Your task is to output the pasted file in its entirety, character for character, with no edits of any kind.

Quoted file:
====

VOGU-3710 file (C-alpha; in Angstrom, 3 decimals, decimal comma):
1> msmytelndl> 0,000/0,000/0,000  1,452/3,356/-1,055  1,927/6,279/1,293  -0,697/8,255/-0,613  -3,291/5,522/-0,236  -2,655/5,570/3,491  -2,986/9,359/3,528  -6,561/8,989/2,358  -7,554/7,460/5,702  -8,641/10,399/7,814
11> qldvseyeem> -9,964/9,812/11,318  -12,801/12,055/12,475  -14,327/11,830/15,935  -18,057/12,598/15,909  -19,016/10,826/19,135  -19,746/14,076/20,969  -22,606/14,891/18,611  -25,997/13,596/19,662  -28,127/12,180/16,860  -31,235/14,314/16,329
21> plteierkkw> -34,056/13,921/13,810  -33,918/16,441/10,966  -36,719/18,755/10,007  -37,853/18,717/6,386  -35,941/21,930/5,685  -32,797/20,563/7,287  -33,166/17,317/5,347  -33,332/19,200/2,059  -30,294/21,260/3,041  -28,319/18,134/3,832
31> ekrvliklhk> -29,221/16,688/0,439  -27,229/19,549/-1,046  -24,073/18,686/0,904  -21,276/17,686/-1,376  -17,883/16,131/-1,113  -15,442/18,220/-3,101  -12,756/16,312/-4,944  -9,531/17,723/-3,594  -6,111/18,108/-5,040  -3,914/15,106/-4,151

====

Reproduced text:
VOGU-3710 file (C-alpha; in Angstrom, 3 decimals, decimal comma):
1> msmytelndl> 0,000/0,000/0,000  1,452/3,356/-1,055  1,927/6,279/1,293  -0,697/8,255/-0,613  -3,291/5,522/-0,236  -2,655/5,570/3,491  -2,986/9,359/3,528  -6,561/8,989/2,358  -7,554/7,460/5,702  -8,641/10,399/7,814
11> qldvseyeem> -9,964/9,812/11,318  -12,801/12,055/12,475  -14,327/11,830/15,935  -18,057/12,598/15,909  -19,016/10,826/19,135  -19,746/14,076/20,969  -22,606/14,891/18,611  -25,997/13,596/19,662  -28,127/12,180/16,860  -31,235/14,314/16,329
21> plteierkkw> -34,056/13,921/13,810  -33,918/16,441/10,966  -36,719/18,755/10,007  -37,853/18,717/6,386  -35,941/21,930/5,685  -32,797/20,563/7,287  -33,166/17,317/5,347  -33,332/19,200/2,059  -30,294/21,260/3,041  -28,319/18,134/3,832
31> ekrvliklhk> -29,221/16,688/0,439  -27,229/19,549/-1,046  -24,073/18,686/0,904  -21,276/17,686/-1,376  -17,883/16,131/-1,113  -15,442/18,220/-3,101  -12,756/16,312/-4,944  -9,531/17,723/-3,594  -6,111/18,108/-5,040  -3,914/15,106/-4,151